Since the 19th century, most biblical scholars have agreed that the Pentateuch (the first five books of Scriptures) consists of four sources which have been put together. These four sources are Yahwist, Deuteronomist, Elohist and Priestly sources. They were combined to form the Pentateuch sometime in the 6th century BCE. This theory is now known as the documentary hypothesis, and has been the dominant theory for the past two hundred years. The Deuteronomist credited with the Pentateuch's book of Deuteronomy is also said to be the source of the books of Joshua, Judges, Samuel, and Kings (the Deuteronomistic history, or DtrH) and also in the book of Jeremiah.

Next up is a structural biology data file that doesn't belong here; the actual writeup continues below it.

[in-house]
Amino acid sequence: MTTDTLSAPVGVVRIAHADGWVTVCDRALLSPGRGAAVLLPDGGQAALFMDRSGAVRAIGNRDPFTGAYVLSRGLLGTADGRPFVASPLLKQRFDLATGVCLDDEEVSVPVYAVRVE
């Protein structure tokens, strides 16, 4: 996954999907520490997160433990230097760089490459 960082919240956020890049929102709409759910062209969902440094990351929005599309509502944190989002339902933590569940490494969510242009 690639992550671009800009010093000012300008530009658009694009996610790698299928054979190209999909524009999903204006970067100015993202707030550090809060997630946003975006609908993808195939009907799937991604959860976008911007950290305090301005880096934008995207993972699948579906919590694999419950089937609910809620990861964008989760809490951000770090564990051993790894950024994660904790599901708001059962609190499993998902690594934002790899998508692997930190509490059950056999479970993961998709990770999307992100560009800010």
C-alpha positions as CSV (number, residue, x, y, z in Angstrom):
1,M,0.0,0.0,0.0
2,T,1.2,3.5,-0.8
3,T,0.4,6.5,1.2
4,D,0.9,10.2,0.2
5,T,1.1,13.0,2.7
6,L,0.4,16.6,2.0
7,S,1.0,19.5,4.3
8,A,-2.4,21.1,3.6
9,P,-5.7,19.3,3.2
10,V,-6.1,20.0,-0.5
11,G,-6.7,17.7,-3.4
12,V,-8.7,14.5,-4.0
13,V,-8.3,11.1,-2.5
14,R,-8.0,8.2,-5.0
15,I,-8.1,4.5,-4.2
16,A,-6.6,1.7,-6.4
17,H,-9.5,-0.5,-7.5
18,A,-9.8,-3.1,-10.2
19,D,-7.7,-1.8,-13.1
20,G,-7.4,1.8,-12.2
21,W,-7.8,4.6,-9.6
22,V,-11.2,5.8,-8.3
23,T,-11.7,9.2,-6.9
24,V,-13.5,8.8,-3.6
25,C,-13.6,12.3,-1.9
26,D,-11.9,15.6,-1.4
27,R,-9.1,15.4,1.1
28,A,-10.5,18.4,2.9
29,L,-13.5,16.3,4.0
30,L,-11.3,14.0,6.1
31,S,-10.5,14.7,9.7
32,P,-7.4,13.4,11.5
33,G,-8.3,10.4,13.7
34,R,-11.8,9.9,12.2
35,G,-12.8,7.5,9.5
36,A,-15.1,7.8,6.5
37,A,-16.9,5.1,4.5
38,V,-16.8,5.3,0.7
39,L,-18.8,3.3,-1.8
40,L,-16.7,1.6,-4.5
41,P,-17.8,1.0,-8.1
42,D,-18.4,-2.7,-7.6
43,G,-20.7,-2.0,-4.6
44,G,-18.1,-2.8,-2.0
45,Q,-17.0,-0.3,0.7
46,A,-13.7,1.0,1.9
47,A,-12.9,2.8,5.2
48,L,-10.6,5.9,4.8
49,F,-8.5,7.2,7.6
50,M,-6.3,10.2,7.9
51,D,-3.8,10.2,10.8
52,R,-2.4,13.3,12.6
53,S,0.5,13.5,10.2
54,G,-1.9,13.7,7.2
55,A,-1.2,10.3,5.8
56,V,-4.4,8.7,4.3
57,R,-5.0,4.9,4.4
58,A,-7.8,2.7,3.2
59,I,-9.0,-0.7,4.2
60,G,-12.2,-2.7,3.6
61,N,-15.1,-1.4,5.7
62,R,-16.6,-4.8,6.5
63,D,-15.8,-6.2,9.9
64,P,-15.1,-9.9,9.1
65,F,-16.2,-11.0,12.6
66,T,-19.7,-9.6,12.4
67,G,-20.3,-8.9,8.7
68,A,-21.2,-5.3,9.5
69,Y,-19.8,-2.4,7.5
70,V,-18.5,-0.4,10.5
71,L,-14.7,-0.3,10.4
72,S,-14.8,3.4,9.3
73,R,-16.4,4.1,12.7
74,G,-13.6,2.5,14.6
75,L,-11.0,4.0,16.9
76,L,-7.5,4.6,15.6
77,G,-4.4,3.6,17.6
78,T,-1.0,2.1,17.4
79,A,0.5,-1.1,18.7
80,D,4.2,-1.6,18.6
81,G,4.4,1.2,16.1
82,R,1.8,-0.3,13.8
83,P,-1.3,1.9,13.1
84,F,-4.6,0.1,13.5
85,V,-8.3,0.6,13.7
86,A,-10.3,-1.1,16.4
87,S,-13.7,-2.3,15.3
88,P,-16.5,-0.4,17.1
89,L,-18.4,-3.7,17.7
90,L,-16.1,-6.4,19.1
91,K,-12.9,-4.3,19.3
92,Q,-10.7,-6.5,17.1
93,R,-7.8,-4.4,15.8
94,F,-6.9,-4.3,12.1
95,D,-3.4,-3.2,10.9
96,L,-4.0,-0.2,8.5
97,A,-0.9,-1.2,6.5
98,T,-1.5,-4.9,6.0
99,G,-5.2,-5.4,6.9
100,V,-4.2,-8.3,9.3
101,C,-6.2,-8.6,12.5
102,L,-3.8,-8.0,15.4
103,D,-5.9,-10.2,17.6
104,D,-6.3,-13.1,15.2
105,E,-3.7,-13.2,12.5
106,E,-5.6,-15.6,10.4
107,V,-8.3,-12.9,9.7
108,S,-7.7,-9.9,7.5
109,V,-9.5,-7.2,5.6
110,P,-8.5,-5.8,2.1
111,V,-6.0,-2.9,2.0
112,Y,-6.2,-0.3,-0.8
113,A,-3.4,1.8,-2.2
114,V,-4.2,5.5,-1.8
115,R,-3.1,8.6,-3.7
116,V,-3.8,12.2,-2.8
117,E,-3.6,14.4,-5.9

The term Hebrew Bible is an attempt to provide specificity with respect to contents but avoid allusion to any particular interpretative tradition or theological school of thought. It is widely used in academic writing and interfaith discussion in relatively neutral contexts meant to include dialogue among all religious traditions but not widely in the inner discourse of the religions that use its text.